It would undoubtedly stink to be stuck onboard the ship, waiting for the quarantine period to end, where you’re not allowed off the ship unless you’re confirmed to have the disease. I’ve been wondering whether, by staying onboard that ship, the infection may have been able to spread to more passengers. If the ventilation system on that cruise liner is anything like the ones on the Navy ships I’ve served on, I wouldn’t be surprised if the disease were to spread to other rooms. However, in response to these concerns, the cruise line company provided a letter containing information from a director at the CDC to all its passengers that there’s no evidence that the disease can spread via shipboard ventilation systems.

That said, there have been more incidents than I knew of where people on cruise liners suffered from virus outbreaks. A trip on a cruise liner sounds appealing, but the information at this site doesn’t make one seem enticing.

The first evacuation of American citizens was from Wuhan early this month. The next evacuation I know of involves American citizens on the Diamond Princess. There were originally around 400 Americans on it. The US government-chartered a couple of passenger jets to evacuate Americans who didn’t show signs of the disease to a couple of military bases in the US. According to this news page, around 330 of them departed this morning, so they should have arrived stateside by now. The news also reported that a few other nations, including Australia, Canada, Italy, and Hong Kong, are planning to do the same thing in the next few days. Other passengers who aren’t infected will have completed the 14-day quarantine in a few days, so those who aren’t infected should be able to get off of the ship soon.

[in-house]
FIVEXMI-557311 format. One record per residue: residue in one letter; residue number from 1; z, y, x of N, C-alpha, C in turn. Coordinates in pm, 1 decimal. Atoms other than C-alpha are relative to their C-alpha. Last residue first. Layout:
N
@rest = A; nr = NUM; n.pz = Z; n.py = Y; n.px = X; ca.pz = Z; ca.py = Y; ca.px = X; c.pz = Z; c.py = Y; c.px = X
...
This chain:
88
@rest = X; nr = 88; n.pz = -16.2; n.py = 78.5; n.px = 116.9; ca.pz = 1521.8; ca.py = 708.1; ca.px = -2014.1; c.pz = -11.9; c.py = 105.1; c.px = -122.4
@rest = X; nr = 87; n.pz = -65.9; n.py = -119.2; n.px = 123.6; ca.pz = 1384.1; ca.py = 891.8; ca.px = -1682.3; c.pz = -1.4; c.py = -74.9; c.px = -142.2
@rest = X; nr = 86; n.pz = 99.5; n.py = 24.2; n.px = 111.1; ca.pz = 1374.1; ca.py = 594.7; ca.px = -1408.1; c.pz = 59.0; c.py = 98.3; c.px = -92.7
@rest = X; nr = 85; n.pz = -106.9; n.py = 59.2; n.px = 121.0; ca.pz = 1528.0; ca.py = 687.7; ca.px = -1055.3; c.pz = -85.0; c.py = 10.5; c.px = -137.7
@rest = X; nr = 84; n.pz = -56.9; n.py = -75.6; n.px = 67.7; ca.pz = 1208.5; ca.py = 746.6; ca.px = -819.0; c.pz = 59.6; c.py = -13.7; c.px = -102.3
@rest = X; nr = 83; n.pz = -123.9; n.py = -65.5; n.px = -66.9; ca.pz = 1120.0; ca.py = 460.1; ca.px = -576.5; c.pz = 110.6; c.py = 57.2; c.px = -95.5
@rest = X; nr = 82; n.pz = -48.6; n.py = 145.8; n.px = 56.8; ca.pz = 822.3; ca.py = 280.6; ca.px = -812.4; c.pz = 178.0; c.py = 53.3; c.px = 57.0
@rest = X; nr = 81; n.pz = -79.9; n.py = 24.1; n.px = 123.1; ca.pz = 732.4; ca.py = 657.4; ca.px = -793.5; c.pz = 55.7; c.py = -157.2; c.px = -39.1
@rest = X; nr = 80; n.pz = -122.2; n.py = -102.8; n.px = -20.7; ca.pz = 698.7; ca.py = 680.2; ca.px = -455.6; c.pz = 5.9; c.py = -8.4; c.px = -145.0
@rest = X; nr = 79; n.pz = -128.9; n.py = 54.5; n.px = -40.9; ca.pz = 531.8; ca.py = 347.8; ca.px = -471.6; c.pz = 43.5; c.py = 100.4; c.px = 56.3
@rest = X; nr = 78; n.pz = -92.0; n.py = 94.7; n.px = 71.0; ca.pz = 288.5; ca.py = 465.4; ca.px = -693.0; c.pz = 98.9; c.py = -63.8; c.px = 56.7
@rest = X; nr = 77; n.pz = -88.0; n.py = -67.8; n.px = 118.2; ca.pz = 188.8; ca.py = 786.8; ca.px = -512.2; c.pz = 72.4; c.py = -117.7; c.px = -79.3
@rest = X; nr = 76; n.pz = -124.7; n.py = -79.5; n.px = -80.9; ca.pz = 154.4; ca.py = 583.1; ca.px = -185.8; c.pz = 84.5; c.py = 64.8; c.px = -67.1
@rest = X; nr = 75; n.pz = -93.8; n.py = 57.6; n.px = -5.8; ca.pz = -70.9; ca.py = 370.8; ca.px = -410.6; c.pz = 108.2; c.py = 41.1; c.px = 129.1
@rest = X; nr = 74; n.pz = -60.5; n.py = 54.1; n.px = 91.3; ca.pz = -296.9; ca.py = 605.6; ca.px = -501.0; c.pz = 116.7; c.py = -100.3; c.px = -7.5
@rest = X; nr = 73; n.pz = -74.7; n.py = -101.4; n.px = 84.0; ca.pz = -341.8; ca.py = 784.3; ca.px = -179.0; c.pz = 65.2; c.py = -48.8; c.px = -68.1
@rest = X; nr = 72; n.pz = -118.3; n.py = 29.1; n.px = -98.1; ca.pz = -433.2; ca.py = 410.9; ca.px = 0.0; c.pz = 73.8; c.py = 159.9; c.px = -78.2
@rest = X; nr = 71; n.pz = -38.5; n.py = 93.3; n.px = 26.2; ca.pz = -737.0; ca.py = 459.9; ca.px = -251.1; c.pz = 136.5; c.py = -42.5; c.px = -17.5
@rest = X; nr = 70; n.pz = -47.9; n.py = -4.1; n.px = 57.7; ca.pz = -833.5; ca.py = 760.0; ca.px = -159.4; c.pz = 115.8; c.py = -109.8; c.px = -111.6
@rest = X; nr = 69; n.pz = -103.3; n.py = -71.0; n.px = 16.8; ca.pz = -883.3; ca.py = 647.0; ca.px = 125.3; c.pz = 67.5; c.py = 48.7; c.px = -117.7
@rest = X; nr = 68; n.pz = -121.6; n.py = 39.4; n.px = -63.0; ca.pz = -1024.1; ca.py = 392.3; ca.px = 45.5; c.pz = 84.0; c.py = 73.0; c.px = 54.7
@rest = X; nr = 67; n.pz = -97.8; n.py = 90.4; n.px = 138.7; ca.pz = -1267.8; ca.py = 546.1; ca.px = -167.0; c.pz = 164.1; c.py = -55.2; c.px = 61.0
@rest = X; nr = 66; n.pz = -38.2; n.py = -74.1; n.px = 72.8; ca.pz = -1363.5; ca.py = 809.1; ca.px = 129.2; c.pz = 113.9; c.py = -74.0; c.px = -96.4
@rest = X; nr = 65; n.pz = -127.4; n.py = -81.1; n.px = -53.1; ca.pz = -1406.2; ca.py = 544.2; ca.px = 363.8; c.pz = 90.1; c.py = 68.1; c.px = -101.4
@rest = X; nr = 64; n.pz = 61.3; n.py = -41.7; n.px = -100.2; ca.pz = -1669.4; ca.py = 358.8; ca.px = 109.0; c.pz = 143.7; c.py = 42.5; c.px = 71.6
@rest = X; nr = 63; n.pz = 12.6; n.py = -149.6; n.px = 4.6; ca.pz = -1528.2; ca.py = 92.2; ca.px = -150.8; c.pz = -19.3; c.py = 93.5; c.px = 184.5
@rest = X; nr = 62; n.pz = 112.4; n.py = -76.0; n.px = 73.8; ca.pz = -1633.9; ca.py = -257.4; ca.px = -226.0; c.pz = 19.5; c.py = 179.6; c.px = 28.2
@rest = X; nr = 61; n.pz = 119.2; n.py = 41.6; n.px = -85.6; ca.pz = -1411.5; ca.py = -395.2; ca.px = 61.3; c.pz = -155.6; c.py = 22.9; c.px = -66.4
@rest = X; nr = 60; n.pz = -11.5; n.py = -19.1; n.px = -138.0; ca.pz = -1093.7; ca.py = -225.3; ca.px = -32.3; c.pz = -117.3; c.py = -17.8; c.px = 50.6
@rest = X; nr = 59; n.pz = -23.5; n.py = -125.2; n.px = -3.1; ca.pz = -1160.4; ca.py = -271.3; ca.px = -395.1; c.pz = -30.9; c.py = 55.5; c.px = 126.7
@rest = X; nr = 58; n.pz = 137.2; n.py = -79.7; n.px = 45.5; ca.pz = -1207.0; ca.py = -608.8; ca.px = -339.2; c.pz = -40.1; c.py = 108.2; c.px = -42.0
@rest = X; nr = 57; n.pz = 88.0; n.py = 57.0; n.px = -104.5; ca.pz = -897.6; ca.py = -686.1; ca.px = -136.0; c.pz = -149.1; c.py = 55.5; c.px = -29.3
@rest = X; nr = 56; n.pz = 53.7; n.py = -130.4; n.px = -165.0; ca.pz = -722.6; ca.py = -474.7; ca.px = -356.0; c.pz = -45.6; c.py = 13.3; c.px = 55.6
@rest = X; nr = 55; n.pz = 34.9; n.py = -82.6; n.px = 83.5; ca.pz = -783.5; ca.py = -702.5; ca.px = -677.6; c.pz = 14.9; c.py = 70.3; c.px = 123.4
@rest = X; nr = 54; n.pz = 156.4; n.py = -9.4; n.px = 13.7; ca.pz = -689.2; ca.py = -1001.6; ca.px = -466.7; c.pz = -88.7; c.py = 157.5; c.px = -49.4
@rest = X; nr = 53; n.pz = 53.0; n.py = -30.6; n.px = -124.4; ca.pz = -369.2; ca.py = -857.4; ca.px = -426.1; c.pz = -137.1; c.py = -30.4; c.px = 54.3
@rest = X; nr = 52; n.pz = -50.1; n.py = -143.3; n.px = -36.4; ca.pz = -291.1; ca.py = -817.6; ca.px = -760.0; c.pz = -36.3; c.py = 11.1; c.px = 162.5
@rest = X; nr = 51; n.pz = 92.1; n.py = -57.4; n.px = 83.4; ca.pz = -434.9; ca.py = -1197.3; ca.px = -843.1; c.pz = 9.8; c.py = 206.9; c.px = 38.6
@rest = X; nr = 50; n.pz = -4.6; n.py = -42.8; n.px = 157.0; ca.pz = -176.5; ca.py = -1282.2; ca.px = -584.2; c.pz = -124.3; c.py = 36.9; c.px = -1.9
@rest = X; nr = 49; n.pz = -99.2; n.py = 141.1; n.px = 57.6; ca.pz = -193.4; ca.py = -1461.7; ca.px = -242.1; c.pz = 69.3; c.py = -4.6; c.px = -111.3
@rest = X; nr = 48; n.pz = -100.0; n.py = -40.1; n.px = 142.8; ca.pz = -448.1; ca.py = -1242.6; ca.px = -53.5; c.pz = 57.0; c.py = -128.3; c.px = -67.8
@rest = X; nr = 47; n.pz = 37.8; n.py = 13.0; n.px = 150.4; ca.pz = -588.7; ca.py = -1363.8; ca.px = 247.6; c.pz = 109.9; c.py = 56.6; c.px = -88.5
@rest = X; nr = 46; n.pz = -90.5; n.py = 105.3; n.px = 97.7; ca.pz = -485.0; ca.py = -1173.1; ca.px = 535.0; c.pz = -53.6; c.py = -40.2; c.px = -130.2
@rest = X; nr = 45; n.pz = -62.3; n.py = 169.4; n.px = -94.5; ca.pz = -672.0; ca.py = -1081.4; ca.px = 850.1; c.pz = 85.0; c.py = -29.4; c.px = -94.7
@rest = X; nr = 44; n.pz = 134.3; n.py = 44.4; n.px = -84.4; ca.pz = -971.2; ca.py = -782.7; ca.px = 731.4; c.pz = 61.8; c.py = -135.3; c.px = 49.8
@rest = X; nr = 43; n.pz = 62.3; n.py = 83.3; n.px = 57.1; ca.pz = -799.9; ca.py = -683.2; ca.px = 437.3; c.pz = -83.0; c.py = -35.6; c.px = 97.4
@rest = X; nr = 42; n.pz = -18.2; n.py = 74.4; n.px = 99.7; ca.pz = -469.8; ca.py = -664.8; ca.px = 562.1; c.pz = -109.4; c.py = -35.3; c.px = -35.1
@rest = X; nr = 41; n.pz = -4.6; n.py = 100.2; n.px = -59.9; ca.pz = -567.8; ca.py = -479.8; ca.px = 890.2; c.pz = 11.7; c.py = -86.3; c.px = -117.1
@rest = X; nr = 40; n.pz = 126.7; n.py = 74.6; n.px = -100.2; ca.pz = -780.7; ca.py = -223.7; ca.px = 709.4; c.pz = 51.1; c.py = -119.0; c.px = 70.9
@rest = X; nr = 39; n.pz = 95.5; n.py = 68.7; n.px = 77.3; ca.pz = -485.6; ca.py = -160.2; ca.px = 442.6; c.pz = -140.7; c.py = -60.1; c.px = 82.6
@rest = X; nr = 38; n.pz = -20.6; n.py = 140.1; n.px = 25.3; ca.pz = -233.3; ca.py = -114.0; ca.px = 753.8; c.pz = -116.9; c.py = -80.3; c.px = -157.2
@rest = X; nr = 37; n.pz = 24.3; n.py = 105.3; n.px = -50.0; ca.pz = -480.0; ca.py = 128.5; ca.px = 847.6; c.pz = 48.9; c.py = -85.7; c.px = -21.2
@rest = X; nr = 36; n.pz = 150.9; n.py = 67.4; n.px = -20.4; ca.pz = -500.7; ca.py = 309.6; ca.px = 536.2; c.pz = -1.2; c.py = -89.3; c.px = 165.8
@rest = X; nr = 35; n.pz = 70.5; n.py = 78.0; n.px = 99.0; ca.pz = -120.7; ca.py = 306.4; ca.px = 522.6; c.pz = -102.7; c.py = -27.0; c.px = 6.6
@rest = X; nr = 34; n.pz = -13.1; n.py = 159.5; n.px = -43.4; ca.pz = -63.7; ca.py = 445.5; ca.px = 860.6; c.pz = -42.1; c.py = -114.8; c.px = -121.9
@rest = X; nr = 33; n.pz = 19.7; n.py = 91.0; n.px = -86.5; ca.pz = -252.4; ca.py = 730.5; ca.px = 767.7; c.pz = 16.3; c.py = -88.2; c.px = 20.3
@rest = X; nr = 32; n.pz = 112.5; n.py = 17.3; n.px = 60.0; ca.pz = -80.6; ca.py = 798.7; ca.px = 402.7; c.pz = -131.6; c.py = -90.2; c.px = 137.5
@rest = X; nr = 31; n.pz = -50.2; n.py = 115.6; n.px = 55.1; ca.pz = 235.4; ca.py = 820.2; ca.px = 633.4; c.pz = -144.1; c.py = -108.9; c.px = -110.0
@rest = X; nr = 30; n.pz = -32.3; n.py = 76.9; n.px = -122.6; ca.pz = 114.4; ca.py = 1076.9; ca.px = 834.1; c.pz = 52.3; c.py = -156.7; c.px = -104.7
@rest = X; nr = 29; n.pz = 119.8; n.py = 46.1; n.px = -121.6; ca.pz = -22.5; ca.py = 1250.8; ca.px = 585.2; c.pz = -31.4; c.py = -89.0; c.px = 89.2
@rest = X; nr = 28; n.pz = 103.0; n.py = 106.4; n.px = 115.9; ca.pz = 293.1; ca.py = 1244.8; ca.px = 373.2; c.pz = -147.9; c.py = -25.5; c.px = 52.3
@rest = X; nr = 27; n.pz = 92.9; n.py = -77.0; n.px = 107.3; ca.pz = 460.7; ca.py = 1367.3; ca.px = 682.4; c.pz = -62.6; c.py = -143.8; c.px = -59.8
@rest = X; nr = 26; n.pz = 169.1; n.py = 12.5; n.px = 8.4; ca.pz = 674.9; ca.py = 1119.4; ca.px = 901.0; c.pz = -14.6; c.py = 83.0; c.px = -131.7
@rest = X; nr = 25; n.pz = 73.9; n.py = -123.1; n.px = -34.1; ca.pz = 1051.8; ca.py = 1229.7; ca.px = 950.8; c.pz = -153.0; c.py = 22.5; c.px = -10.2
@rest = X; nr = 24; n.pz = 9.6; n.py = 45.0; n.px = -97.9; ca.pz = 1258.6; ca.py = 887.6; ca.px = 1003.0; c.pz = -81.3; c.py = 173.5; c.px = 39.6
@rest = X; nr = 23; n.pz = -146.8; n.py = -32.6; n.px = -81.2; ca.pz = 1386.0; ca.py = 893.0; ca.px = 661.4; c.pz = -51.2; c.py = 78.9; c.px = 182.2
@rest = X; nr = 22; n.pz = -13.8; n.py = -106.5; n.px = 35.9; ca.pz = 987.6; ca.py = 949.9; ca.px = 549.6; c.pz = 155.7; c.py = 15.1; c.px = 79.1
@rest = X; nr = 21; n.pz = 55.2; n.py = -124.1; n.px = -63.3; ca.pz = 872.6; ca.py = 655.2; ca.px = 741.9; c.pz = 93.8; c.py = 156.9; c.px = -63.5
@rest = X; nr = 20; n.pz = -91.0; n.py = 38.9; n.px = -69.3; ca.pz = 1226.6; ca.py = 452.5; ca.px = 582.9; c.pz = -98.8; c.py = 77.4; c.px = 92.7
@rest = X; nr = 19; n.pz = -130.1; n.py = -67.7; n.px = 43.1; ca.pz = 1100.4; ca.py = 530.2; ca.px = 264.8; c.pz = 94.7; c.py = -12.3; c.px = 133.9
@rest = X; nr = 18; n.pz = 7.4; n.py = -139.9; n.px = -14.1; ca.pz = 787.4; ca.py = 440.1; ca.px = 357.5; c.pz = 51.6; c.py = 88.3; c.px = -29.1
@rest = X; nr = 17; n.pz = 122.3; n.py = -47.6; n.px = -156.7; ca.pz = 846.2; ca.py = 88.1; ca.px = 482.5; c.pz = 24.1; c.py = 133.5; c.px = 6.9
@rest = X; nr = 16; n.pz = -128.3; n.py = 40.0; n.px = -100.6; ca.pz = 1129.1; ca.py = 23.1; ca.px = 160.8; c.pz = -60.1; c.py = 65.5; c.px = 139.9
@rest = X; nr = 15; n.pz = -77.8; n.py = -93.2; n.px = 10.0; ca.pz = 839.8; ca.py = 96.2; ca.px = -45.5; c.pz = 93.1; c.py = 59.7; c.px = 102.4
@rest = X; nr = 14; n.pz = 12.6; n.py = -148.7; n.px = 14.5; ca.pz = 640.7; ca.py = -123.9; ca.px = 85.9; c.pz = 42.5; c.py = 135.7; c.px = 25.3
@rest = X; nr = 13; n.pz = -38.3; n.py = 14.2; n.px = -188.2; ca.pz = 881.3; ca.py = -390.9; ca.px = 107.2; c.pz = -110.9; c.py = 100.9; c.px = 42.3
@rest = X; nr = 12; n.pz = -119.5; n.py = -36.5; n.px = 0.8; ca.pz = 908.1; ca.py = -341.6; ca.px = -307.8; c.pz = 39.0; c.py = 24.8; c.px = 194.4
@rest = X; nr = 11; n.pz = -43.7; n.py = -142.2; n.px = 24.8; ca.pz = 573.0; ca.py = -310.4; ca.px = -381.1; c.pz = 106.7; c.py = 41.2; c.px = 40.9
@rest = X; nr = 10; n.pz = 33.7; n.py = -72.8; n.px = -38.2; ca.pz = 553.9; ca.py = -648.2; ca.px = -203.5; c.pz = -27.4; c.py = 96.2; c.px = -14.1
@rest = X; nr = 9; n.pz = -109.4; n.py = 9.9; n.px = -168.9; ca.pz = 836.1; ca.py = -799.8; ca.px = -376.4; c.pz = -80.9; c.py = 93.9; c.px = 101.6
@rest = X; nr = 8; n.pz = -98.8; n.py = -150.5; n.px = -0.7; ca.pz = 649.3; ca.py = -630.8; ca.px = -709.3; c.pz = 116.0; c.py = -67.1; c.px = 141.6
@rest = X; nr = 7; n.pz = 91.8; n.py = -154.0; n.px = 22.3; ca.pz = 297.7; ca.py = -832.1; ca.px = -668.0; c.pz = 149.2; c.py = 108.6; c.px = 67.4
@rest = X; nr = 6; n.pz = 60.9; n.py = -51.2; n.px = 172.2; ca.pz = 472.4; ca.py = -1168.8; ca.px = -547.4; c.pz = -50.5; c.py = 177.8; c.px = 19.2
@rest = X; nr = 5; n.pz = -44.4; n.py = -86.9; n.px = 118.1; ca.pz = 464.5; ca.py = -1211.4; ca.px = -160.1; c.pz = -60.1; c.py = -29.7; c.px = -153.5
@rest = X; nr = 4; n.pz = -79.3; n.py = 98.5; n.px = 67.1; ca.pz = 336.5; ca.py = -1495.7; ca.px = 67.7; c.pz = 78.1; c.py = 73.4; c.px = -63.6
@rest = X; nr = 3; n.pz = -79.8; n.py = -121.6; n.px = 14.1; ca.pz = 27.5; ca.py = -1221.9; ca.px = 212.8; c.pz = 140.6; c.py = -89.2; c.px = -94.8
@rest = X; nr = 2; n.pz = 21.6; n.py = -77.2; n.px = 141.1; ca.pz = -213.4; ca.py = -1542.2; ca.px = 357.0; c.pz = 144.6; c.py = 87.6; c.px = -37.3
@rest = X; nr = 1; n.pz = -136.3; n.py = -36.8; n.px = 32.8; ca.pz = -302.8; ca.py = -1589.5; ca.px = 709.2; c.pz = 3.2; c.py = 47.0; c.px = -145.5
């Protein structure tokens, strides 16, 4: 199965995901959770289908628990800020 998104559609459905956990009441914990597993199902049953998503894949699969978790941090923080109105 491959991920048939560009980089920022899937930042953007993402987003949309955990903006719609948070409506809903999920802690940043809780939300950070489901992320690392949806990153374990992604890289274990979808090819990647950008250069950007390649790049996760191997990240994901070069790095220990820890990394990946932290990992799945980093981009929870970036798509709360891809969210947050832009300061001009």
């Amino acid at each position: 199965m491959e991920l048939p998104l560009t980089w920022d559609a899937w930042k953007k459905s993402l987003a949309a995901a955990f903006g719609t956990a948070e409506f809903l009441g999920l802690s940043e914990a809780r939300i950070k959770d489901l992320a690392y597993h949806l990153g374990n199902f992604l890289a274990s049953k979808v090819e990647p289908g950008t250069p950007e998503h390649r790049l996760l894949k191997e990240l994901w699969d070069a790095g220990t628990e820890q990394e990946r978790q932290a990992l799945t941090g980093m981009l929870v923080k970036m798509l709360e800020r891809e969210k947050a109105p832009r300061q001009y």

As for personal protective equipment, the Japanese are well-known for wearing face masks when out in public. However, many of the face masks that they sell here are made in China, so the disruptions in China have caused the supply to run very low here. Japanese domestic manufacturers of masks are upping their production, but I don’t think they’ll make up for the shortfall anytime soon. Alcohol-based hand disinfectants are in the same situation, which is too bad since alcohol appears to be the ideal way to kill the virus.

China being a few hundred miles away, the outbreak has been a significant news item on all the news shows and newspapers since it became clear it would be big. I feel fortunate to speak Japanese well enough to understand much of the discussion from the subject matter experts that are brought in for interviews. The information provided has been detailed and dispassionate. Japan is not immune to the desire to avoid discussing embarrassing news, but in this case, the broadcasters seem to be pretty open to most aspects of this problem. Some of the daytime “wide shows” provide a lot of information on what’s going on, with questioners addressing different perspectives and bringing up things that cannot be easily answered.